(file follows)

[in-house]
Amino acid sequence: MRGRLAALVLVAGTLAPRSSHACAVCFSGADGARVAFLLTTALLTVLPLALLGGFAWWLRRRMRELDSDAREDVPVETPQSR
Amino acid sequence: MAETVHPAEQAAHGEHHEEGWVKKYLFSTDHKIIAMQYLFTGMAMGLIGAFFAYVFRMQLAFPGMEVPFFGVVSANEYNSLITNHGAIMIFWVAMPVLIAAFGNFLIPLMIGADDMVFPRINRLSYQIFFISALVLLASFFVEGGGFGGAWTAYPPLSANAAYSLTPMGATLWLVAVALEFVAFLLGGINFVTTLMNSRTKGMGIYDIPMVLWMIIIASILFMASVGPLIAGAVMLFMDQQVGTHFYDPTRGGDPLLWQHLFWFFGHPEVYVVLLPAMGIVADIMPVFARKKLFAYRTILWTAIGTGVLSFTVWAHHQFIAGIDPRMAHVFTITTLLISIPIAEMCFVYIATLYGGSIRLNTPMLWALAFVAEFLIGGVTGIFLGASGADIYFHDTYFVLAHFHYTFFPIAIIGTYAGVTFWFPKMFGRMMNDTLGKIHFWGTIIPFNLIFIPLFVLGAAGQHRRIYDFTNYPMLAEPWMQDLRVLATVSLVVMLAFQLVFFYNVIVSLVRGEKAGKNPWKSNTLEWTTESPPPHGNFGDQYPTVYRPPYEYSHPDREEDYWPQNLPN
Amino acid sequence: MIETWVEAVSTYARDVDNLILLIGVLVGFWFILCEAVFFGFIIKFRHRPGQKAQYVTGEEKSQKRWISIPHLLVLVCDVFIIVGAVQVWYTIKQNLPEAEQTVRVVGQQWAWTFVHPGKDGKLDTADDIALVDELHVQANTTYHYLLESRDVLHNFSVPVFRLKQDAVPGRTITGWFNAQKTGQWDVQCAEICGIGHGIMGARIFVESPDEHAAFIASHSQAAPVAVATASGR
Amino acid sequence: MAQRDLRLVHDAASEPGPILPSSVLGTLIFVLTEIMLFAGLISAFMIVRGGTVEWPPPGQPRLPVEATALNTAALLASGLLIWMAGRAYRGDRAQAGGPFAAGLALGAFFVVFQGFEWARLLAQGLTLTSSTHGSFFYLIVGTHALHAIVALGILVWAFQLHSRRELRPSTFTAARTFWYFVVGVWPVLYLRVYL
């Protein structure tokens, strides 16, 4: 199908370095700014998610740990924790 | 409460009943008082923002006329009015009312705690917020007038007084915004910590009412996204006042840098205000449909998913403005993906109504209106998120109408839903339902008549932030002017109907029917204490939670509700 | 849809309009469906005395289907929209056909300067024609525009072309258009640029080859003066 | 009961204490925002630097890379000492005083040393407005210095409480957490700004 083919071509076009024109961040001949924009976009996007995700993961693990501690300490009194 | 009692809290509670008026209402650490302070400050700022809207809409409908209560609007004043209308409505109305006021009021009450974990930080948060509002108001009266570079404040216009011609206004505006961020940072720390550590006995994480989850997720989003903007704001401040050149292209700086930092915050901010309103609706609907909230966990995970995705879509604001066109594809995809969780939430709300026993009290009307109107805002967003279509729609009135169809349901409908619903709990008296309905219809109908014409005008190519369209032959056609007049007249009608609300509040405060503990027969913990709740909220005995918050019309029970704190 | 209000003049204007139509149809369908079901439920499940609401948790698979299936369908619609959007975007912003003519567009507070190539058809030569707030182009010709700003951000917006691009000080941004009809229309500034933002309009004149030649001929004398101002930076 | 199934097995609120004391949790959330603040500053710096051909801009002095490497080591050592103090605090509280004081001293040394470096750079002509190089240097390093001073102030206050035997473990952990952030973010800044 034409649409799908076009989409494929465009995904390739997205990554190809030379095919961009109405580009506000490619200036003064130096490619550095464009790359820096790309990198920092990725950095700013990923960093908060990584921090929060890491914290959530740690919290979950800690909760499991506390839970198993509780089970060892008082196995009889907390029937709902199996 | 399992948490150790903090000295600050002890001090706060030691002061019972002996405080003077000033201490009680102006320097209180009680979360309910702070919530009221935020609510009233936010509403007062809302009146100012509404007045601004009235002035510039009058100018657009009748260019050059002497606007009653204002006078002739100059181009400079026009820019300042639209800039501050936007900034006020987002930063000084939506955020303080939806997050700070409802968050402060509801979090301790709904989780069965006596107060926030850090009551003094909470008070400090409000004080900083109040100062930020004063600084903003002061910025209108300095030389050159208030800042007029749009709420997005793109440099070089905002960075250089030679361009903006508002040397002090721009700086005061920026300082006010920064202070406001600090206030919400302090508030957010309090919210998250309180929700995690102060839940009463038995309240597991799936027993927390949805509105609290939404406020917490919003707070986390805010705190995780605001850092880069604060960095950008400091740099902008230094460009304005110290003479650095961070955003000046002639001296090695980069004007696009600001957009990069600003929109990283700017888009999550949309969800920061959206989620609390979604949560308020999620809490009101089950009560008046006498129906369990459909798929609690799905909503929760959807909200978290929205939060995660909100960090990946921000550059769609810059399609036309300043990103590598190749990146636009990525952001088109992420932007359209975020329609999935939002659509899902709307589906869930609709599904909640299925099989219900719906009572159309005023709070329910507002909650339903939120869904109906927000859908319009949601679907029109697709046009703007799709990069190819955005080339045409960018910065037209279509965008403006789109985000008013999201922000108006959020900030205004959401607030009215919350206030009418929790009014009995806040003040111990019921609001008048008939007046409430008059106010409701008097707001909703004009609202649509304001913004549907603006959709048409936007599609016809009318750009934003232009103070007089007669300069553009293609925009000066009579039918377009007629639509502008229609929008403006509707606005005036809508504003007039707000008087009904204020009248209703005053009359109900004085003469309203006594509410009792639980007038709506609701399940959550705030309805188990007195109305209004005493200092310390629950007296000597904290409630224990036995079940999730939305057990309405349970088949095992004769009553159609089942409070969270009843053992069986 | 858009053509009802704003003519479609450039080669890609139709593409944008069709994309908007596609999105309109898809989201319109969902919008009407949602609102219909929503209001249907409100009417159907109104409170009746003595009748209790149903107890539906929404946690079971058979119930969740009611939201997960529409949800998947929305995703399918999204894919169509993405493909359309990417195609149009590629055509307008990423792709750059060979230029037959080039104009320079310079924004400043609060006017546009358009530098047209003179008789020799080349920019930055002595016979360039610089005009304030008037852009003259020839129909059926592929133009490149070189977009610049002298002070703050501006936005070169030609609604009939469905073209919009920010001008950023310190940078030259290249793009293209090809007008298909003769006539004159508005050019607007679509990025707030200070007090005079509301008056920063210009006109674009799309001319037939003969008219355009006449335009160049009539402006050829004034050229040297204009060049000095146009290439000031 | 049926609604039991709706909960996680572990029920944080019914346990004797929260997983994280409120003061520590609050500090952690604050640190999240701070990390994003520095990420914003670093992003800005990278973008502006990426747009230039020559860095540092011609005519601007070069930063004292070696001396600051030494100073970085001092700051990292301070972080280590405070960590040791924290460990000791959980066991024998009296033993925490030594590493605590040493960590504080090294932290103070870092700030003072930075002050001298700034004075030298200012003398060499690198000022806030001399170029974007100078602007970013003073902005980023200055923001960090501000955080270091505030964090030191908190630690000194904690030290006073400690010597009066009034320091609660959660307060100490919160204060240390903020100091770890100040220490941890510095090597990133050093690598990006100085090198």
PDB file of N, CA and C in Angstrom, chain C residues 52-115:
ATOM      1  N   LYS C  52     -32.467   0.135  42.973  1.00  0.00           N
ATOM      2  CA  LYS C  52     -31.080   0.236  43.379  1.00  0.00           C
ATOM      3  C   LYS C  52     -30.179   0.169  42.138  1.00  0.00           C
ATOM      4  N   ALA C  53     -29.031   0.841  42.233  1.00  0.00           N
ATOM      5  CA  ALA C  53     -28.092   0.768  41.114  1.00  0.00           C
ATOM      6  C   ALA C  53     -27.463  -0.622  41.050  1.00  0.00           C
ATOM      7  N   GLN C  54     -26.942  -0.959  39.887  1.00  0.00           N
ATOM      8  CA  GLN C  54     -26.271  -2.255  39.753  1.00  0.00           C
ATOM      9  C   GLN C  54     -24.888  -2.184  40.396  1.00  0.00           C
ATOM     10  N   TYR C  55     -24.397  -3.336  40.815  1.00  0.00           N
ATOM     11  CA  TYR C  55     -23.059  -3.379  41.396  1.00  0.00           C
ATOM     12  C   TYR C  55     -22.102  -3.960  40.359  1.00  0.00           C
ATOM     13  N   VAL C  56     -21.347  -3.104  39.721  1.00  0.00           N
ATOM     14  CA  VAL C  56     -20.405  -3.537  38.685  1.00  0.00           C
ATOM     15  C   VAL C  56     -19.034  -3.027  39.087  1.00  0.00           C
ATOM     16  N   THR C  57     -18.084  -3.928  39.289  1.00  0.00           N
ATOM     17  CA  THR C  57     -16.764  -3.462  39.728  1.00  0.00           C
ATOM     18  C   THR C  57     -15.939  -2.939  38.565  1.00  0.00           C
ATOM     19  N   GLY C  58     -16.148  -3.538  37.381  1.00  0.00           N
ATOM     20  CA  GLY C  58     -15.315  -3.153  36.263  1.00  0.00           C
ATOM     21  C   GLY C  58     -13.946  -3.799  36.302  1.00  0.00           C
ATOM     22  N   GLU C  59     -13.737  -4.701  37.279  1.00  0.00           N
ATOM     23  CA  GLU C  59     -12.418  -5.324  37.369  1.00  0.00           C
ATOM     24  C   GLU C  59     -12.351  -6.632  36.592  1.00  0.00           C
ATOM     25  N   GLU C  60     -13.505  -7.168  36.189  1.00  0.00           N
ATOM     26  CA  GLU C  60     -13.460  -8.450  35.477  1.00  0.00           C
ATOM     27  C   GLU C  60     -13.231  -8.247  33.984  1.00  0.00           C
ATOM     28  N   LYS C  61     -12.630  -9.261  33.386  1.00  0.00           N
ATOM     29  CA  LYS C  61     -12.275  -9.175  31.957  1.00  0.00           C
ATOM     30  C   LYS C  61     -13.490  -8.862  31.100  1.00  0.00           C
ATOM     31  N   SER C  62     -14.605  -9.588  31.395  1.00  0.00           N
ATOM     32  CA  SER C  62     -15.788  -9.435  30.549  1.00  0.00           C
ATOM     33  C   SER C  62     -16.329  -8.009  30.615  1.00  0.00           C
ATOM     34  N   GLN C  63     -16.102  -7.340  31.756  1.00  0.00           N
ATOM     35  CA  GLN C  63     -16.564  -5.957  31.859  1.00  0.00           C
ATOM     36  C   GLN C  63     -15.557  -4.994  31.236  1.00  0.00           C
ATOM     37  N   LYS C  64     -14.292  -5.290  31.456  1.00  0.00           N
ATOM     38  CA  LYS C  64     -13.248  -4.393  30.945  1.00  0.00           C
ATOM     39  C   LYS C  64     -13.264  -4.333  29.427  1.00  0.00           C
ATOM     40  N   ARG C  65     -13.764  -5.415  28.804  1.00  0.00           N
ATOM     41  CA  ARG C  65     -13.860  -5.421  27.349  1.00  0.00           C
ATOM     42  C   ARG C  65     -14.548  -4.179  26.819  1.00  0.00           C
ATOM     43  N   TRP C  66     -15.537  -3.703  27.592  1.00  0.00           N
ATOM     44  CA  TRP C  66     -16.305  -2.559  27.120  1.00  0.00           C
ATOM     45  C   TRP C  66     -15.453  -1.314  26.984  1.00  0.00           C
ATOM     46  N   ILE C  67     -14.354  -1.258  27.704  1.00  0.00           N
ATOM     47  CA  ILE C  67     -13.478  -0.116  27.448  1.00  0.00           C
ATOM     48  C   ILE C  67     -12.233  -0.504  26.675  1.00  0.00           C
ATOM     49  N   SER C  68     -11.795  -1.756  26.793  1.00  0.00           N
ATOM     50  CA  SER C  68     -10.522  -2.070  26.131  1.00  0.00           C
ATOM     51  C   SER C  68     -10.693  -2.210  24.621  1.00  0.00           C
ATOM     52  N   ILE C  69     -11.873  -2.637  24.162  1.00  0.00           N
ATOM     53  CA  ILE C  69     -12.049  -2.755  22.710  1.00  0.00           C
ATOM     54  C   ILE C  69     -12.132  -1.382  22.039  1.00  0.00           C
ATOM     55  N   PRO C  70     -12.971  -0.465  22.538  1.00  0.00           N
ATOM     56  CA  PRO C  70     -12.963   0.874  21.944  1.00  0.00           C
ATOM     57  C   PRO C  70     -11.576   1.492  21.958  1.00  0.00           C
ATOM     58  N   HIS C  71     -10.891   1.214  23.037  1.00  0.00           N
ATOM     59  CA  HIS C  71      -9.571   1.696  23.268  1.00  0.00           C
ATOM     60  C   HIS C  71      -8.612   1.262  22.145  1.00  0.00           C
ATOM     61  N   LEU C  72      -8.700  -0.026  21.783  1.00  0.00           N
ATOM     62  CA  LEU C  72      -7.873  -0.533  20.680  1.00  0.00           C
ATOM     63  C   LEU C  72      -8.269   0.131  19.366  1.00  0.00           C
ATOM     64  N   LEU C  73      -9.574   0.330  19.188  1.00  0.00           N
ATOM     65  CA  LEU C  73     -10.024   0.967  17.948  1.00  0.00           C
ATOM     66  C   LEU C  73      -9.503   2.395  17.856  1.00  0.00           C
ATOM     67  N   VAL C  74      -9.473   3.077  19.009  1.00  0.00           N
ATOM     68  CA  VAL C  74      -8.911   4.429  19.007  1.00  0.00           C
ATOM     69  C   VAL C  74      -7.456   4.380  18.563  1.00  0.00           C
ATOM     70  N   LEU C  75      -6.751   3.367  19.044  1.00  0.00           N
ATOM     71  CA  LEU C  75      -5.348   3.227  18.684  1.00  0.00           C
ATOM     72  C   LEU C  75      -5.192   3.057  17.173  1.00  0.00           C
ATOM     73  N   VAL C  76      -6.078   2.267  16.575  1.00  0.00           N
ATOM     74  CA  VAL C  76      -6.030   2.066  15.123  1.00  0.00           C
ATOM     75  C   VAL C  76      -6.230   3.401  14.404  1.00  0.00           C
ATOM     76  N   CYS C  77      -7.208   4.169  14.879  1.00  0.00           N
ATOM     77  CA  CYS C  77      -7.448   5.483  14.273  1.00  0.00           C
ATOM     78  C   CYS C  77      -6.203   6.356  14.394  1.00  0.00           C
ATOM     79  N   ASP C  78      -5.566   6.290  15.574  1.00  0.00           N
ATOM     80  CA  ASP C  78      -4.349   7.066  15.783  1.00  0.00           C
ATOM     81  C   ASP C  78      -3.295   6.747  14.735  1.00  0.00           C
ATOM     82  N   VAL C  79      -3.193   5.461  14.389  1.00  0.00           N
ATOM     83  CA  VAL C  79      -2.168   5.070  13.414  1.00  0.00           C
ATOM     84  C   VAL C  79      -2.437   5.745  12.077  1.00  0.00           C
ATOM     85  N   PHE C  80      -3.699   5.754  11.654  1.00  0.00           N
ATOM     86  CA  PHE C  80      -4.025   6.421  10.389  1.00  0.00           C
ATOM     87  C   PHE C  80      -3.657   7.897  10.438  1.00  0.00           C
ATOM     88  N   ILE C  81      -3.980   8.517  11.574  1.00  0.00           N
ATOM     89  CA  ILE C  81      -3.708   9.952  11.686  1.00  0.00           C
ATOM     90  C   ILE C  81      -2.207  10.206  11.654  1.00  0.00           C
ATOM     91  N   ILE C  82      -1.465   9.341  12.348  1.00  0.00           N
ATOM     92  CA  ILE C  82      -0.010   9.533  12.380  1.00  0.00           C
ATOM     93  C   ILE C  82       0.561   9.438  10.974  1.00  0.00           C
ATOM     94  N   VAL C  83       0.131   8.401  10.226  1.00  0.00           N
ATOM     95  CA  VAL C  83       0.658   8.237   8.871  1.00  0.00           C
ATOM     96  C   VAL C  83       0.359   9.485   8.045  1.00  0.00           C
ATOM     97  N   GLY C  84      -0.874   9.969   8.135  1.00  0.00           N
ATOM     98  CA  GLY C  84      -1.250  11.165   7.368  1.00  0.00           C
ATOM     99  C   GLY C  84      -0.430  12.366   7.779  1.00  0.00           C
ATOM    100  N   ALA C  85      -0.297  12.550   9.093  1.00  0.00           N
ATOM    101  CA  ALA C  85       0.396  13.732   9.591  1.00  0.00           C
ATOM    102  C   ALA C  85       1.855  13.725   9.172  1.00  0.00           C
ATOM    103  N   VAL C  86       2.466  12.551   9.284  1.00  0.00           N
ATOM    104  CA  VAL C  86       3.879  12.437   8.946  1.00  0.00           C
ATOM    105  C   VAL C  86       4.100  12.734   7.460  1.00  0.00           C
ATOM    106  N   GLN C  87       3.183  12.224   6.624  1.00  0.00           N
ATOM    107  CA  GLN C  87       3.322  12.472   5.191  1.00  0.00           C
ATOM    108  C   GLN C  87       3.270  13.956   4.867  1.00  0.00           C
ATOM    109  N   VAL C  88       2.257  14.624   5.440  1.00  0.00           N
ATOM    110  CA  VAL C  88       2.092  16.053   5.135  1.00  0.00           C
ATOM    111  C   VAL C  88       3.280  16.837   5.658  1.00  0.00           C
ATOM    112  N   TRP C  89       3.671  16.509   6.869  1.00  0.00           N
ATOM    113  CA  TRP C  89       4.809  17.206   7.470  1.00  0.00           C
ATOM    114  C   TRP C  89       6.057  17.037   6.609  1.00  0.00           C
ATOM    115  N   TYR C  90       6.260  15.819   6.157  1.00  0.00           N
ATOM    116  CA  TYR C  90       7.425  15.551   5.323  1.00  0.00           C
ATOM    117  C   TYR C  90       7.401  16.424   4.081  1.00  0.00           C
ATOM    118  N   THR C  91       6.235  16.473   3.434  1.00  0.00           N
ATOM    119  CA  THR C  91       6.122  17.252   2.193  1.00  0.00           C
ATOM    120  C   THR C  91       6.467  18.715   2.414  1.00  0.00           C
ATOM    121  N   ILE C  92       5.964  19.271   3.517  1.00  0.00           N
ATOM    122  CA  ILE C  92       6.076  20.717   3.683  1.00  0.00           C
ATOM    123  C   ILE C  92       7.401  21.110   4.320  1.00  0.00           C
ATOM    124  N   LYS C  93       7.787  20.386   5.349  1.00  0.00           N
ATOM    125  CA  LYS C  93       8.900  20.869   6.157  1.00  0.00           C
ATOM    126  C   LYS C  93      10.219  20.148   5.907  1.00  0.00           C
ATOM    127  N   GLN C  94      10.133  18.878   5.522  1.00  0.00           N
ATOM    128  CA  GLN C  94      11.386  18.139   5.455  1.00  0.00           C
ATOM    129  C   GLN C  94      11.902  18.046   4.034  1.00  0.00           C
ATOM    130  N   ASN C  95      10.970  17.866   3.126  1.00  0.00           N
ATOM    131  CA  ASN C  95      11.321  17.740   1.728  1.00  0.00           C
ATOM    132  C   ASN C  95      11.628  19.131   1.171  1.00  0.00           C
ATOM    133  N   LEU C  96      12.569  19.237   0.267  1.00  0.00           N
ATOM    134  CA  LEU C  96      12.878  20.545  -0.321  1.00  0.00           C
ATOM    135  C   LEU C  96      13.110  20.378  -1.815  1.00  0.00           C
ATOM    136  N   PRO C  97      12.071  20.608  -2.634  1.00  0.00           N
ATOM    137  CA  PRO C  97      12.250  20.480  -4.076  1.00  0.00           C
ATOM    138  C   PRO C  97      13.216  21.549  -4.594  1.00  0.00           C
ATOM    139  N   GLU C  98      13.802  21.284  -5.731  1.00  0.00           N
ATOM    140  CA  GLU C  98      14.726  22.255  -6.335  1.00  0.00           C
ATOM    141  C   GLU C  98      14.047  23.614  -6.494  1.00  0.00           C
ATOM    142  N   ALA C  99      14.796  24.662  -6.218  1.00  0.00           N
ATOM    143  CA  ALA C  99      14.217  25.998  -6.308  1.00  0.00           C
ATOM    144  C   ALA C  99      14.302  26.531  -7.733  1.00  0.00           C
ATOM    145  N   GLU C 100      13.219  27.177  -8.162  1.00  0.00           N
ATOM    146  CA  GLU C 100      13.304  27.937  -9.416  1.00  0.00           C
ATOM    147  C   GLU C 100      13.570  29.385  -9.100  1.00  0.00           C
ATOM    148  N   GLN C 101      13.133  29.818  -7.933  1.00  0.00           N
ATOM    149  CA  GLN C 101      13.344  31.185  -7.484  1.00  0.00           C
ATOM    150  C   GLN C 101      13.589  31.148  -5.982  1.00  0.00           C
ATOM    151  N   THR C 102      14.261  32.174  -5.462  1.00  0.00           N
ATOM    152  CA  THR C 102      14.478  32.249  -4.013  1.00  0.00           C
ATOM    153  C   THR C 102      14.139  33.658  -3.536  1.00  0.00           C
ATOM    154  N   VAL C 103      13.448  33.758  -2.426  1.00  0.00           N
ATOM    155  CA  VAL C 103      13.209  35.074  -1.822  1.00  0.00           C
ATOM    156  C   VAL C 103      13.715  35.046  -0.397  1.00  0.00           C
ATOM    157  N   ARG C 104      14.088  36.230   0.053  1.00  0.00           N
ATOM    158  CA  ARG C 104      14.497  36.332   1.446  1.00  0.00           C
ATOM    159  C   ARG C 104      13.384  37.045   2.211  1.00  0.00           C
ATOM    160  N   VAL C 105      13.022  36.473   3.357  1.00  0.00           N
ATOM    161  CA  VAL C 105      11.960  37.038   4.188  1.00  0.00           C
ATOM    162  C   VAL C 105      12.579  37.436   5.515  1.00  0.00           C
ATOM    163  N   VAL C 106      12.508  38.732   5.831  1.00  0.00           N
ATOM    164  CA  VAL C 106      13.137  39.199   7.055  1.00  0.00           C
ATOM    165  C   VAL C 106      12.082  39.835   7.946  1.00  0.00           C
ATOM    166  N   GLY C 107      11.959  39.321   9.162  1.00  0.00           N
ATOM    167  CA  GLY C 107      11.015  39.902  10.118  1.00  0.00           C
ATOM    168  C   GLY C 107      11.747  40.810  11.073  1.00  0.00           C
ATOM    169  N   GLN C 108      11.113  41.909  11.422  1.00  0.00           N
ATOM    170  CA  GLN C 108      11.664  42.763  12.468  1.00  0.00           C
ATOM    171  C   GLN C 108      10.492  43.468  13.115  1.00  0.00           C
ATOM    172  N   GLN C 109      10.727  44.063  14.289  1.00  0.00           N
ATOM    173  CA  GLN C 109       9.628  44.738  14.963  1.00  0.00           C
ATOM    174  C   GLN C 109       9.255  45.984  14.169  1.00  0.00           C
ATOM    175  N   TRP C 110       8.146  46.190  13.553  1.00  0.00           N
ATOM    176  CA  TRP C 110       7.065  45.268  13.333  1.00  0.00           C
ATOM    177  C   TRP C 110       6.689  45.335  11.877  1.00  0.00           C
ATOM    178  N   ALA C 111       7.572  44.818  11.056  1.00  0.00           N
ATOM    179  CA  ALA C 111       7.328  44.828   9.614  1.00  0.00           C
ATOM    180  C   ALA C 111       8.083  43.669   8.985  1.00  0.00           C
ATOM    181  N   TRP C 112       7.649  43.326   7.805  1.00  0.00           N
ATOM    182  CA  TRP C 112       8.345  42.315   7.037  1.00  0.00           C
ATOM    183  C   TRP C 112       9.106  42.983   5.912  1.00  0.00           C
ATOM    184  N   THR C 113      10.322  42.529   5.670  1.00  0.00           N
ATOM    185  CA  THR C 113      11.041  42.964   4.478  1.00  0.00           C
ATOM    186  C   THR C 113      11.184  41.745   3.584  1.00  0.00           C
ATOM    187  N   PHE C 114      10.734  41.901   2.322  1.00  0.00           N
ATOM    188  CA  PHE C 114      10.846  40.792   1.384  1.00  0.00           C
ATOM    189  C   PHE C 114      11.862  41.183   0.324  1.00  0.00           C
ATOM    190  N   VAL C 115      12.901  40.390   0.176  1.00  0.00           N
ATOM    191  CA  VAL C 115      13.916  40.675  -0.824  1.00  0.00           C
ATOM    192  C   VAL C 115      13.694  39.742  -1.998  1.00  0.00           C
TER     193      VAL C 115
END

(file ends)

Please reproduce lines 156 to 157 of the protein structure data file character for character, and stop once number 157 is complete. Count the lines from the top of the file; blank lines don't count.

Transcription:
ATOM    149  CA  GLN C 101      13.344  31.185  -7.484  1.00  0.00           C
ATOM    150  C   GLN C 101      13.589  31.148  -5.982  1.00  0.00           C